Spend Doesn’t Matter
By Kenton Clarke
Founder & Social Entrepreneur | Omnikal
Omnikal serves over 2,00,000 members and we receive feedback regularly from business owners who usually talk about two main themes.
- Focus of large corporations on growing well established diverse companies
- Too much attention to “Spend” figures.
We all know that supply chain strategies require a supplier to have a minimum scale and scope to enable global competitiveness of its customers and in a major corporation: “What Gets Measured Gets Done”.
It has been clear for the last few years that supplier diversity exists for 3 main reasons:
- To increase market share within multicultural/diverse communities.
- To include companies in the supply chain owned by historically under represented groups thereby creating wealth for these groups.
- Government contract spend requirements.
Supplier Diversity programs have created an annual goal to increase year over year diverse spend. From the data presented below, it is proven that the mission hasn’t been achieved and has nothing at all to do with reaching the mission. In fact, it significantly imbeds progress in addressing items 1 and 2.
Supply Chain Strategy
The move to have fewer suppliers with a large spend has certainly created some very large and successful diverse owned companies. Or has it? If one were to take a close look at the percentage of ownership, the number of diverse employees, the location of the company and where its employees reside you will find not only are we all participating in smoke screen results but very few times are we creating generational wealth for a diverse business. The reason for the latter is most companies that pass over $100 million dollars in annual revenue have establish themselves as high quality, profitable and sustainable companies that become the target for takeover’s by non-diverse companies.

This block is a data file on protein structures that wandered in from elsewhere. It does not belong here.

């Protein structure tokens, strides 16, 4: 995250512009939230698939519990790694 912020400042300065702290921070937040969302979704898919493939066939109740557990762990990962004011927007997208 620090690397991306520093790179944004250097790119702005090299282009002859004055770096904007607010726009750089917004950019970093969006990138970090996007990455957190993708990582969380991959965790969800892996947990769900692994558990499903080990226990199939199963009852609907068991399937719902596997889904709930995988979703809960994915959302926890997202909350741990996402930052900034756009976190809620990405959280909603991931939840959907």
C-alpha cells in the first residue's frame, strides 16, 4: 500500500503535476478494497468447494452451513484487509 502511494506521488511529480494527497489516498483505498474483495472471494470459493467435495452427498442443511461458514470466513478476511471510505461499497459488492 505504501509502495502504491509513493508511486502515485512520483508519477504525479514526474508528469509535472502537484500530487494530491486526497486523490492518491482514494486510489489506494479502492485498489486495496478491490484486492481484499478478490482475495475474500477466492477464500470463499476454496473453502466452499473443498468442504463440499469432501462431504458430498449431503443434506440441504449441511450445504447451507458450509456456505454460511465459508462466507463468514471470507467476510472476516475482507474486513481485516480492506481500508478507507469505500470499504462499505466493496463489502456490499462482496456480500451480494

Hiding behind Certification?
To make matters worse, I estimate that nearly 30% of reported diverse spend is going to companies owned by individuals that have been in the United States less than 12 years. The employees of these companies, while being a high percentage diverse, are also highly educated and most have advanced degrees. They average being in the U.S. less then 7 years. So the question is, what communities are we reaching that have been historically underrepresented and why is this spend considered supplier diversity?
One would need to know the history of certification, when and why it came about and the decisions to include certain groups to appreciate why it has no place in the current marketplace.
There are only 20,000 businesses certified by third party certification agencies and another 100,000+ certified by Federal, State and local governments. Of these, most have gone through the process because “someone told them they had too”. It still represents less then of 1% of the (by any ones estimates) over 10 million traditionally defined diverse owned businesses. And by the way ………. everyone can now get certified somewhere, somehow today!
Are specifics on market share, segmentation, size, and growth of the U.S. multicultural market considered to achieve point number of the mission from above? Do you have an in-depth analysis of the attitudes and behavior of multicultural consumers to determine if diverse procurement spend has any effect on purchasing habits?
While “multicultural markets” encompass segments ranging from ethnicity and race to sexual orientation and geographic dispersion, the sector getting the most play today is the rapidly swelling Hispanic-American market. Known as the majority minority, this booming segment–expected to surpass $1 trillion in buying power in a few years–is spawning many multicultural marketing initiatives.
There is a huge disconnect in meeting “Mission number 1” based on the current diverse spend with Hispanics shown in Figure 1.1.